The ministry of tourism and arts is against the decision by the ministry of lands, environment and natural resources to issue a mining license to an Australian investor, mwembeshi resources under the parent name of Zambezi resources in the lower Zambezi.
According to the submission made to the parliamentary Committee on tourism and arts minister Sylvia masebo the ministry feels that the mine project should not go ahead because it will put the existence of the lower Zambezi national nation park at risk.
MS masebo says the mine which will occupy about 25percent will also reduce the tourism revenue earnings which benefit government and the local people in the area adding that government risks losing safari fees amounting to over 84million kwacha and photographic revenue amounting to over 9million kwacha.
She says the ministry of tourism and arts follows a policy of sustainable tourism and granting of mining sights to Zambezi resources limited goes against the principle of sustainable tourism.
MS masebo says the ministry’s considered view is that the ministry of lands, natural resources and environmental protection reconsiders its decision to allow mining activities in the lower Zambezi national park.
She further says the important steps were ignored in that the basis for the issuance of the 25years mining license is not clearly known and the license was issued before the environmental impact assessment process was completed.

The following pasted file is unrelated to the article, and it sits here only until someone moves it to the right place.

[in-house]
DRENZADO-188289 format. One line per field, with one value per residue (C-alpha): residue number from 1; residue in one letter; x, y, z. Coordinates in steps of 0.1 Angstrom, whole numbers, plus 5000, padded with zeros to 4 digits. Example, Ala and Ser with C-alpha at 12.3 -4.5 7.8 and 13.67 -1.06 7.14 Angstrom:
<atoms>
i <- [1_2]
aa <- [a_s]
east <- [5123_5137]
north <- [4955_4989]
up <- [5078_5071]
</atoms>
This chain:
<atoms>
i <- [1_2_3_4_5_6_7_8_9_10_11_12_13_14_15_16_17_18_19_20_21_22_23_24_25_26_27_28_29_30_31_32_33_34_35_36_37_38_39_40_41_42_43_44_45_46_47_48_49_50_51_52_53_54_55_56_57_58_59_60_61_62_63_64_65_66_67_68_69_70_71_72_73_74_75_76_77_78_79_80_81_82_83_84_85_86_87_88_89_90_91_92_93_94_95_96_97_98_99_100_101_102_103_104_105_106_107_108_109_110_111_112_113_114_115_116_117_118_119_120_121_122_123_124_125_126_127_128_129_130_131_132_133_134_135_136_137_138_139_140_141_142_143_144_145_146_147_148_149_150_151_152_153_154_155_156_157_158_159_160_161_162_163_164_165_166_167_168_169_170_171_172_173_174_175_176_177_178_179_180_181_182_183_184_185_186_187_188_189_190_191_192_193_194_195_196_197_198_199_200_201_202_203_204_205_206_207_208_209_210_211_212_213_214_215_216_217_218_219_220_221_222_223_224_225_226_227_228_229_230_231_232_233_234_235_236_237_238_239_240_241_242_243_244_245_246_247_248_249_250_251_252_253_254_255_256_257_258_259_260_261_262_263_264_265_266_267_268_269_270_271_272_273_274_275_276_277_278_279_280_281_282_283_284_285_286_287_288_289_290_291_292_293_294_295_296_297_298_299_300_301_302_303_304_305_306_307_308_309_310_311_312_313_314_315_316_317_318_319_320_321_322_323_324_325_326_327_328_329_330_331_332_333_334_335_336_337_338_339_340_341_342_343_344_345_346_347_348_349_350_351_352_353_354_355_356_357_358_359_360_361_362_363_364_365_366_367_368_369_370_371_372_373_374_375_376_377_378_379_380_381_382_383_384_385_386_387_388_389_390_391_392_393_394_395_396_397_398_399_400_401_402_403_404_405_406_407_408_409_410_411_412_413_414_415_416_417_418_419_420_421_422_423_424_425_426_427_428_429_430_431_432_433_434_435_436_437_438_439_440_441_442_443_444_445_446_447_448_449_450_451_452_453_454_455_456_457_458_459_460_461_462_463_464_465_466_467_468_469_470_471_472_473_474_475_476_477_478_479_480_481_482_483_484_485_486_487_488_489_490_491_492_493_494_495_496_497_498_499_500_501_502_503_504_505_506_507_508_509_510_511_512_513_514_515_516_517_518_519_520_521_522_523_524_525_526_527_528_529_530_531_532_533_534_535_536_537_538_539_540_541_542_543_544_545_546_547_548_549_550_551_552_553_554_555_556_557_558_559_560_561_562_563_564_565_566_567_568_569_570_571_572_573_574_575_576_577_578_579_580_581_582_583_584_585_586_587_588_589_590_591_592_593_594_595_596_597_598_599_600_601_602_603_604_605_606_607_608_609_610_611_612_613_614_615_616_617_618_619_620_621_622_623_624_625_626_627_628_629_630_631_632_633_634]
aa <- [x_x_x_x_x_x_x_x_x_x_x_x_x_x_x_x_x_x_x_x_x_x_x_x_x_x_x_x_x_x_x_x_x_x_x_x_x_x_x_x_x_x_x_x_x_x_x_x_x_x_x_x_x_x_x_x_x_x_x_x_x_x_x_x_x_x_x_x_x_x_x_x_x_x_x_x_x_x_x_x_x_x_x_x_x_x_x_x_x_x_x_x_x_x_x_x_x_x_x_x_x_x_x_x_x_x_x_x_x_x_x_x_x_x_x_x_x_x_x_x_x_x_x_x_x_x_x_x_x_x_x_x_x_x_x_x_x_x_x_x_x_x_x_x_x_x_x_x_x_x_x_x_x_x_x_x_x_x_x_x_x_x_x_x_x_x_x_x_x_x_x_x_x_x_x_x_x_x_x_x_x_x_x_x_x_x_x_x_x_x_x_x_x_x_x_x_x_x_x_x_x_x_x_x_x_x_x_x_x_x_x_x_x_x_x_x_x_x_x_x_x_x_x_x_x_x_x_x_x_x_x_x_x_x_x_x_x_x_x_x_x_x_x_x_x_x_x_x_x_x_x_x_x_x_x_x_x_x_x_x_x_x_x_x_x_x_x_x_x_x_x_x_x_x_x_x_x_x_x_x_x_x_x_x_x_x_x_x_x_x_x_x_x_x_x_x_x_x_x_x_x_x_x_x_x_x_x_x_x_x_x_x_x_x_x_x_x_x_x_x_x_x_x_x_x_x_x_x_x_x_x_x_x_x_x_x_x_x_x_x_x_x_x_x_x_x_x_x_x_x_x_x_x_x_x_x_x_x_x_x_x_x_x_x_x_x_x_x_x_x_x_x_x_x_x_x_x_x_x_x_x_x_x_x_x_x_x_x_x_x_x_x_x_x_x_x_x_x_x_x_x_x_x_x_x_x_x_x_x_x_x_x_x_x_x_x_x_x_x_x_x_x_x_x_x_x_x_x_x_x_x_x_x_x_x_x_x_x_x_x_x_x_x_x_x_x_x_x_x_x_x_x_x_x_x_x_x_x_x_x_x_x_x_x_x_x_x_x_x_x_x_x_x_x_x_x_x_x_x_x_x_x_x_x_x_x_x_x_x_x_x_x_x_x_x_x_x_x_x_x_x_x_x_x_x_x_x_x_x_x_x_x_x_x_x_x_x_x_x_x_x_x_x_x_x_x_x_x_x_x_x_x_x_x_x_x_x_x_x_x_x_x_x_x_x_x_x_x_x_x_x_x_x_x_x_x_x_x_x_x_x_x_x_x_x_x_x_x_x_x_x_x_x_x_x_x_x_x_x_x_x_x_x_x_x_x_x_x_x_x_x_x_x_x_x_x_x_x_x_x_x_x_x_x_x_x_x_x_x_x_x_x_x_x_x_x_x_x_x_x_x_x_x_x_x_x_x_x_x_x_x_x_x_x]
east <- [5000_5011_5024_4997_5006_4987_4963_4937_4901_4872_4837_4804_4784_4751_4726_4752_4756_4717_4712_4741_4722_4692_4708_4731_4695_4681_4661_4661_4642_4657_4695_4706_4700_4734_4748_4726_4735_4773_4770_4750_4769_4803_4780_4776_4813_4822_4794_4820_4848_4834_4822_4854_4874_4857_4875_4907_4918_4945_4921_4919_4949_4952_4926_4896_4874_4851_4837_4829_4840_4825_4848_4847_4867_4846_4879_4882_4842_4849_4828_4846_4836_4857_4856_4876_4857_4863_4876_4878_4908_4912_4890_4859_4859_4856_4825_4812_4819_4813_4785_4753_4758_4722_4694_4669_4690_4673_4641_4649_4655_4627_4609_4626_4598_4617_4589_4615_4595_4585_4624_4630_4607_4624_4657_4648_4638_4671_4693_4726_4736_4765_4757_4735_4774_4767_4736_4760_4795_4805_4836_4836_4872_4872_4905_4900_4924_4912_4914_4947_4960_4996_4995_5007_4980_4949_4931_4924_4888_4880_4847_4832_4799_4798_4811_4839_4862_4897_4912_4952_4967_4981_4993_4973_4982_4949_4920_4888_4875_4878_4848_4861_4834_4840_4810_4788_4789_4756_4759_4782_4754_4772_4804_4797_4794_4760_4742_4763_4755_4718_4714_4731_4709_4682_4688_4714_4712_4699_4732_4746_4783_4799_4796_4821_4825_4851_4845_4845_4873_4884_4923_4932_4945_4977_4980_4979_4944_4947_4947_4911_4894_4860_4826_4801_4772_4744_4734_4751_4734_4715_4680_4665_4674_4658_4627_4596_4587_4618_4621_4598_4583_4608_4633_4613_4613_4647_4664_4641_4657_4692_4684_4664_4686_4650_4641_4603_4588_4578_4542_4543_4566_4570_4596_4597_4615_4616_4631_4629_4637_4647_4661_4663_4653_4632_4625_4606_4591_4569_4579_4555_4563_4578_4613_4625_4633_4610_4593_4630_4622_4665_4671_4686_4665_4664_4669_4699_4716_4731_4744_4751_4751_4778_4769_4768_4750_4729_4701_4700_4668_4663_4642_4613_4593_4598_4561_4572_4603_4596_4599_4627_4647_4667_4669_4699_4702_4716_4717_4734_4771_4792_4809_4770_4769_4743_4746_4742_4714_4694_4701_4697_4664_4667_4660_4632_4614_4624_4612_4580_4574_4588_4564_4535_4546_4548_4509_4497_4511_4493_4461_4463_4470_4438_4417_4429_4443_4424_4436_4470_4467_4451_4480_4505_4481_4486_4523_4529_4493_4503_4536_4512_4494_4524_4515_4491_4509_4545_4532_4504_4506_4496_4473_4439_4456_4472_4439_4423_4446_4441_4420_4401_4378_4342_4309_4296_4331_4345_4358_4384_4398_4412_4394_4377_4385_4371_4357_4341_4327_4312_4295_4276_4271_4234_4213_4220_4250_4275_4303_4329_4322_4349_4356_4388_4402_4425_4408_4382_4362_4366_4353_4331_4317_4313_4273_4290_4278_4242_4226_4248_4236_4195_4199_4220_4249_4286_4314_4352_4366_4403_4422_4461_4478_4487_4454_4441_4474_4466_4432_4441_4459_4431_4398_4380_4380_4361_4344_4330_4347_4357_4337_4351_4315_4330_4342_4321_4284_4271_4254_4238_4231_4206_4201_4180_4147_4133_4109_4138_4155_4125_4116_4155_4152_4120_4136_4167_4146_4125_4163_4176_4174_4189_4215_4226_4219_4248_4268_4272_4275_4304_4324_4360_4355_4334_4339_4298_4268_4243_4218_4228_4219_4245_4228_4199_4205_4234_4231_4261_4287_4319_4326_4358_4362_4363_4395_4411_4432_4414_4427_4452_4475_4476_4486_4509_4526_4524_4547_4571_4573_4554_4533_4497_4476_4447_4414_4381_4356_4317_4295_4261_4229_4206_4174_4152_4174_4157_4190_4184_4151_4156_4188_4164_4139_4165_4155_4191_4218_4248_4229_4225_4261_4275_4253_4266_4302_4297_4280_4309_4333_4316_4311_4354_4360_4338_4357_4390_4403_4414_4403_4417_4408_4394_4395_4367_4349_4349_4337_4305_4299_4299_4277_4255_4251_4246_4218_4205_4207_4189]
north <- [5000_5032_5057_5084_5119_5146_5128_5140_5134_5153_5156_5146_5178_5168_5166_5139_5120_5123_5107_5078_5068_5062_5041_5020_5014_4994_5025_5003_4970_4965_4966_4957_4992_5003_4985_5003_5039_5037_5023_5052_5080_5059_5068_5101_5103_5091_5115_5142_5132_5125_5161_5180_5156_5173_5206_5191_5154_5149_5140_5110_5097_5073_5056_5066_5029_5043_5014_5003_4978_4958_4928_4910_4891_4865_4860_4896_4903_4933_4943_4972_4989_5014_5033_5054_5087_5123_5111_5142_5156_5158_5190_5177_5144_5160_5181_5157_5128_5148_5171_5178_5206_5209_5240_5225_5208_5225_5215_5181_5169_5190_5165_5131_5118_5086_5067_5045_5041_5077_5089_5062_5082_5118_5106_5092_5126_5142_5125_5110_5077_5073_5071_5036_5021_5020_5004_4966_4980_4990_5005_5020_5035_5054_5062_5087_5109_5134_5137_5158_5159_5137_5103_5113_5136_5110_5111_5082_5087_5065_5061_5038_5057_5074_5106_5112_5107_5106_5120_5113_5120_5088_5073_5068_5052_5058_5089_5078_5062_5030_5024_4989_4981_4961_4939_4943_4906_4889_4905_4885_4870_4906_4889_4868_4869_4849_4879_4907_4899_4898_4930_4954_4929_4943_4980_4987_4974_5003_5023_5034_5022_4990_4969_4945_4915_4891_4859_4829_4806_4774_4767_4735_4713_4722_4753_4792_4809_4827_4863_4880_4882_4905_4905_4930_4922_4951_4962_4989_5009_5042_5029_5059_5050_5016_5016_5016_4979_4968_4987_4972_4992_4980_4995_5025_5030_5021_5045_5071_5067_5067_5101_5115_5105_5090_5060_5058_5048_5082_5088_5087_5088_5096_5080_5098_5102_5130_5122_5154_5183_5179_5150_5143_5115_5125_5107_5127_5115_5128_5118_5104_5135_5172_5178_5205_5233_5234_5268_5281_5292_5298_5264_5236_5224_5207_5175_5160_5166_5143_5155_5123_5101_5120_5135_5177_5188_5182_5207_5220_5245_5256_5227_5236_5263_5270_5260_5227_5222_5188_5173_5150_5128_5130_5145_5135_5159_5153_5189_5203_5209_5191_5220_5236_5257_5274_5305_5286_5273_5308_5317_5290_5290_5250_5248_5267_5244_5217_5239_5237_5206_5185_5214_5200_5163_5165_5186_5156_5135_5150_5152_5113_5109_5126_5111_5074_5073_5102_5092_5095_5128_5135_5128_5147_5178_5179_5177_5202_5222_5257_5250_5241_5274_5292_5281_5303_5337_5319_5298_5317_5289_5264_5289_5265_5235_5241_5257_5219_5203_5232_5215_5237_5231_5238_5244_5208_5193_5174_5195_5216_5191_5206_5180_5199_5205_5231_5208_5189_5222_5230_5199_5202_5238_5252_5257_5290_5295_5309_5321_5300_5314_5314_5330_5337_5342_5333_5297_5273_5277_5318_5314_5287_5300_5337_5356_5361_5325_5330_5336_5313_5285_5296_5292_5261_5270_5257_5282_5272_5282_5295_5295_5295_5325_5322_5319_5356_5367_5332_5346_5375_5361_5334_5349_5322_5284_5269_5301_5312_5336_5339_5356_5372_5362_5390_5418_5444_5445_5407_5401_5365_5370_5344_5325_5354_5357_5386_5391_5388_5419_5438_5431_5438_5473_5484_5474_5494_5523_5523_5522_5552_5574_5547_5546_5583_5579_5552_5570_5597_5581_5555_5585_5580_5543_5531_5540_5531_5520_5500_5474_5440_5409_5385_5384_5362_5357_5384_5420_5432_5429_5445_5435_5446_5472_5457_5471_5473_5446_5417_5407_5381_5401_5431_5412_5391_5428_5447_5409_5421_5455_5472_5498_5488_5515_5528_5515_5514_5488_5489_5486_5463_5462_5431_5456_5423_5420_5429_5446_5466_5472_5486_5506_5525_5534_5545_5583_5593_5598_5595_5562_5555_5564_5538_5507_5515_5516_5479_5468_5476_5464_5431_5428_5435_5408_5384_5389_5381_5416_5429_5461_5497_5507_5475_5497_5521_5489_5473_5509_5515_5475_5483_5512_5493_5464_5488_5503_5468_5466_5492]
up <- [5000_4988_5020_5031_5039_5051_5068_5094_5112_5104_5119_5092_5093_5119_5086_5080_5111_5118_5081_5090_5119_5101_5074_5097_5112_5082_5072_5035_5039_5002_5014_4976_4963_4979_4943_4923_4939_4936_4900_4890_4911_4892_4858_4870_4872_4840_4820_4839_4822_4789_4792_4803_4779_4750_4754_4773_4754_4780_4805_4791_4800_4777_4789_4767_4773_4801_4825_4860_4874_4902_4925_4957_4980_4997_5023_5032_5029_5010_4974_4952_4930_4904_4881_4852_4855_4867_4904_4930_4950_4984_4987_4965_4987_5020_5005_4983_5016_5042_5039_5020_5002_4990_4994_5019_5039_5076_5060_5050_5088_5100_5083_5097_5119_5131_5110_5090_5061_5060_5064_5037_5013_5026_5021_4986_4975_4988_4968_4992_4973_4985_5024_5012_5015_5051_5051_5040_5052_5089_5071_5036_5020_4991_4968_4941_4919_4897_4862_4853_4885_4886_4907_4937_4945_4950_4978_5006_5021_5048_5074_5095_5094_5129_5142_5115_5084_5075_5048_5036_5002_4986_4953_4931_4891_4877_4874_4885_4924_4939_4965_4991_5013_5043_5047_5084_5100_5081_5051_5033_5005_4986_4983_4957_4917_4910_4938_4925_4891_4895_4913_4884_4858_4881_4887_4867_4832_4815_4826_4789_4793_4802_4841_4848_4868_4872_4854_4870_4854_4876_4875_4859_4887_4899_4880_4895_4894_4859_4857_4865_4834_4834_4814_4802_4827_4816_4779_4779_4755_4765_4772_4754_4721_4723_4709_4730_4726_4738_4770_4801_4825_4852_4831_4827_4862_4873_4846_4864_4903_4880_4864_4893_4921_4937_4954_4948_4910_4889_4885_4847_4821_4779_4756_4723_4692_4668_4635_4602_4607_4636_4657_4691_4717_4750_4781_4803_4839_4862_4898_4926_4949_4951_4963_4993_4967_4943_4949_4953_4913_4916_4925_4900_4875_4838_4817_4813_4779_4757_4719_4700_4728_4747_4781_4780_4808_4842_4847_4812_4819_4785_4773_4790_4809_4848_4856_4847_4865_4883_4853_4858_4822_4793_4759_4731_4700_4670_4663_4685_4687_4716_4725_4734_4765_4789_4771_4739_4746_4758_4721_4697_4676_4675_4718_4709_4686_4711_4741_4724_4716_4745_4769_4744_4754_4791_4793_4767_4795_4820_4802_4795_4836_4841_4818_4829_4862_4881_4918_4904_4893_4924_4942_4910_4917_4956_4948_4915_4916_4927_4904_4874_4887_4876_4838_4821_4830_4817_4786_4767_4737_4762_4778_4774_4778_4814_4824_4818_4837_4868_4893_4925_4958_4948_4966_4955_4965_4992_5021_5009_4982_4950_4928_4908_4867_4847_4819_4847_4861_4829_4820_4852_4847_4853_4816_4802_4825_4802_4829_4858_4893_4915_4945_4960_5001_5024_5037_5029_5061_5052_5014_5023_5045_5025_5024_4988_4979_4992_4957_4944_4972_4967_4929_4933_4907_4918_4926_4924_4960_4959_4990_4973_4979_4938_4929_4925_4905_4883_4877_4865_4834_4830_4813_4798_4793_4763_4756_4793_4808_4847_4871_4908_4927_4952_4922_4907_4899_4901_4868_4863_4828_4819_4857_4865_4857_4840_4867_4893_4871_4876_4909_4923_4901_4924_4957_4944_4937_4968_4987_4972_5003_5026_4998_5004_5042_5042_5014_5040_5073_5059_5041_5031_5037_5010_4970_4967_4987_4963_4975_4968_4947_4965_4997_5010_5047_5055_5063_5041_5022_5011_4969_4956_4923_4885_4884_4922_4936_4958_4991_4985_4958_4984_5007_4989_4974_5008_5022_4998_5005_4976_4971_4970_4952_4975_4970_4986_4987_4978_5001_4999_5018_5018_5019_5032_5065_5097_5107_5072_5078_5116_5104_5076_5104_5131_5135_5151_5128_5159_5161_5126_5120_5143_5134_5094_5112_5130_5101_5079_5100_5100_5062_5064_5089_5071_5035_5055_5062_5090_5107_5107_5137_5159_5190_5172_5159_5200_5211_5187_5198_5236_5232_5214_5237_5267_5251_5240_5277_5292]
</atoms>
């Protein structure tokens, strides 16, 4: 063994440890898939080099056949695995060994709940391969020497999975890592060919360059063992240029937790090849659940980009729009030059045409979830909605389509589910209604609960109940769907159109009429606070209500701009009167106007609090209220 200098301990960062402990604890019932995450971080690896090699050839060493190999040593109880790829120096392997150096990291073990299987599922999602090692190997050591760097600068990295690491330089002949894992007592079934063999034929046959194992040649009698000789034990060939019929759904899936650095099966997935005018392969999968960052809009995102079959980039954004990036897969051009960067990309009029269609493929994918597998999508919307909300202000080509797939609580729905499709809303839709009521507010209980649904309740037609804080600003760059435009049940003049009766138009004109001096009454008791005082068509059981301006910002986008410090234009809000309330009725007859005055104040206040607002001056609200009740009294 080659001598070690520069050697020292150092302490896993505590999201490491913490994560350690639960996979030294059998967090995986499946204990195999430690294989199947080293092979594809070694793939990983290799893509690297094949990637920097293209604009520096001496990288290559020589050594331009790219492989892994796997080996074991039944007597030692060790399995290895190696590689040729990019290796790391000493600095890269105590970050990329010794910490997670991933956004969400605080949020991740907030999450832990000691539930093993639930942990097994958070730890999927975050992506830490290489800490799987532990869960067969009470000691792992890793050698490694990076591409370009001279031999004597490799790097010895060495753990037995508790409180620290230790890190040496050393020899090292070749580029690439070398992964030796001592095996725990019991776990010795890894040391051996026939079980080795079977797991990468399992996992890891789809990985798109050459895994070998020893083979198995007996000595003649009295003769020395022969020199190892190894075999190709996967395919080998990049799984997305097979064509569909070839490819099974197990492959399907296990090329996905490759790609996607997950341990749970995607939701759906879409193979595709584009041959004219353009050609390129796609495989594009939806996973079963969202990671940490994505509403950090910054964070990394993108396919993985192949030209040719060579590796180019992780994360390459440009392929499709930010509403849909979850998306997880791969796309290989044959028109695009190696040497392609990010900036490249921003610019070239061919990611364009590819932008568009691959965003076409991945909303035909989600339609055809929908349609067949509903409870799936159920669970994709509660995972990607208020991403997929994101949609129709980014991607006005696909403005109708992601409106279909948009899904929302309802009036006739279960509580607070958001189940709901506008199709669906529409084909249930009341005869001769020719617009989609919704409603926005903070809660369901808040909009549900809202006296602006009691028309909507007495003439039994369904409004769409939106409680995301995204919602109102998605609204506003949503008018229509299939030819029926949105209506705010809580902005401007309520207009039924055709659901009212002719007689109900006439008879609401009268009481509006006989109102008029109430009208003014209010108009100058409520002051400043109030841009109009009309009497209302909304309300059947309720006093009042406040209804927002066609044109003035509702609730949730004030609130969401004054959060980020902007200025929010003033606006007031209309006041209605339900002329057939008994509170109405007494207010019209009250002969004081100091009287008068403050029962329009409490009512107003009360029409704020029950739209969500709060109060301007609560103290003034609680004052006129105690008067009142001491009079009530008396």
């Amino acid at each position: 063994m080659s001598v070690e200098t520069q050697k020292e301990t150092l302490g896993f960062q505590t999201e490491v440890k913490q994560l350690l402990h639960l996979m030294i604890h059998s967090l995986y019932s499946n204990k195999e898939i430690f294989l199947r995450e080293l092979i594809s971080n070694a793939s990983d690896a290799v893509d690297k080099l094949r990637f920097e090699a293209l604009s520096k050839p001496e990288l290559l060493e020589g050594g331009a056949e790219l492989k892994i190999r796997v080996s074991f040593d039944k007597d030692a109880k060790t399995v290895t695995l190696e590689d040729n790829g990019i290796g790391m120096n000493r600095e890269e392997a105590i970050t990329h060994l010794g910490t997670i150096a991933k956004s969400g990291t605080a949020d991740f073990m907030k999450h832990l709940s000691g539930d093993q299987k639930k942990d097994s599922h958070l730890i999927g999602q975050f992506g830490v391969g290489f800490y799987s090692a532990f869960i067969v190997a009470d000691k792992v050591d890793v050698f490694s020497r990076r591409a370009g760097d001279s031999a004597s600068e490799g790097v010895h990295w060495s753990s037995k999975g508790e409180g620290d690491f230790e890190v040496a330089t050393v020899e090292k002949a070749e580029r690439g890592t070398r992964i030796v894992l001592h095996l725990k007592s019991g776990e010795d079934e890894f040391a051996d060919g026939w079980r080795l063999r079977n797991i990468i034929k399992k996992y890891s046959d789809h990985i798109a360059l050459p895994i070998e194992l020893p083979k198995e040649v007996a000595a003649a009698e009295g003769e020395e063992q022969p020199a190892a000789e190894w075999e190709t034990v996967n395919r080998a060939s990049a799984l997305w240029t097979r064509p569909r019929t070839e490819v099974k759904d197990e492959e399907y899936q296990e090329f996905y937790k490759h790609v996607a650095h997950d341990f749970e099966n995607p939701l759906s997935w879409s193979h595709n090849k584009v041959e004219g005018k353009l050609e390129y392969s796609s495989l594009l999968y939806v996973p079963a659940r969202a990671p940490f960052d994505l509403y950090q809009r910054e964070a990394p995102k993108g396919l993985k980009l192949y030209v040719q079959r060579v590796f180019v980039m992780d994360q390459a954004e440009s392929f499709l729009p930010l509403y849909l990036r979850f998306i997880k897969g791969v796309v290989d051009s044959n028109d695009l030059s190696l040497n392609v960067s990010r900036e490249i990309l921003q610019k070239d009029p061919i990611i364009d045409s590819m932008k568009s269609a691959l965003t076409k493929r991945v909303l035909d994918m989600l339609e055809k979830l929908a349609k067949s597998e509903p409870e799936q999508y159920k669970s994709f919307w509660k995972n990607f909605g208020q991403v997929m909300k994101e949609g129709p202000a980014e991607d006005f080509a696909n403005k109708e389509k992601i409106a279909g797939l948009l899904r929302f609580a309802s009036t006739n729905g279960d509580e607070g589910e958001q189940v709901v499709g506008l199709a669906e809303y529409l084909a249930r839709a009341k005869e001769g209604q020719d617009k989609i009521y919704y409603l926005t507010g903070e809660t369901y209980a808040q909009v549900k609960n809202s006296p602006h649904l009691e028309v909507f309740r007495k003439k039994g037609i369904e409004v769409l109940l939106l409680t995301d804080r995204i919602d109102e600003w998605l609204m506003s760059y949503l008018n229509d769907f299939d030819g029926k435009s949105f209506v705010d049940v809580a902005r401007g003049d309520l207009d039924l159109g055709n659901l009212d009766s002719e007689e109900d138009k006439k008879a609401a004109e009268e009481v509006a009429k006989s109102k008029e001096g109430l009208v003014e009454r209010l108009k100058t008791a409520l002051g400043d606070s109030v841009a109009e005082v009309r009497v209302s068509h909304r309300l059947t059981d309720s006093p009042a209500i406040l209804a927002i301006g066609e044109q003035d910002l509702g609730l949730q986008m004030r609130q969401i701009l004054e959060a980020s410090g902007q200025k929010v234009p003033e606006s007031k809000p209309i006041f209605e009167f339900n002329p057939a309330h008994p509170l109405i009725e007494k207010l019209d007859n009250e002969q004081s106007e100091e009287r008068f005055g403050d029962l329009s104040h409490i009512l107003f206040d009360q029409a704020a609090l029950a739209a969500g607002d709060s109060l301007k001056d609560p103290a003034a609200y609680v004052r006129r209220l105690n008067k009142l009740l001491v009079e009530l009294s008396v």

And ms masebo says plans to declare the lower Zambezi as a world heritage site may not materialize and this mighty lead to an unprecedented campaign against Zambia’s tourism which is a key sector in diversifying the economy.
Last week the media was turned away from covering ms masebo’s presentation to the parliamentary committee on lands’ tourism and environment of her ministry’s position over the matter.
And the council of churches in Zambia (CCZ) has advised government to stop making the environmental management agency (ZEMA) irreverent on environment issues.
CCZ general secretary reverend Suzanne matale says ZEMA has professionals who are capable preserving the environment hence government should learn to listen to the professional advice given on environmental issues.
Reverend matale has also called on the government to put into consideration displacement issues in the kangaluwe mine project which it has given to an Australian investor mwembeshi resources under the parent name of Zambezi river.
reverand matale has advised government use the kalubila mine case as a reference point on which to deal with displacement issues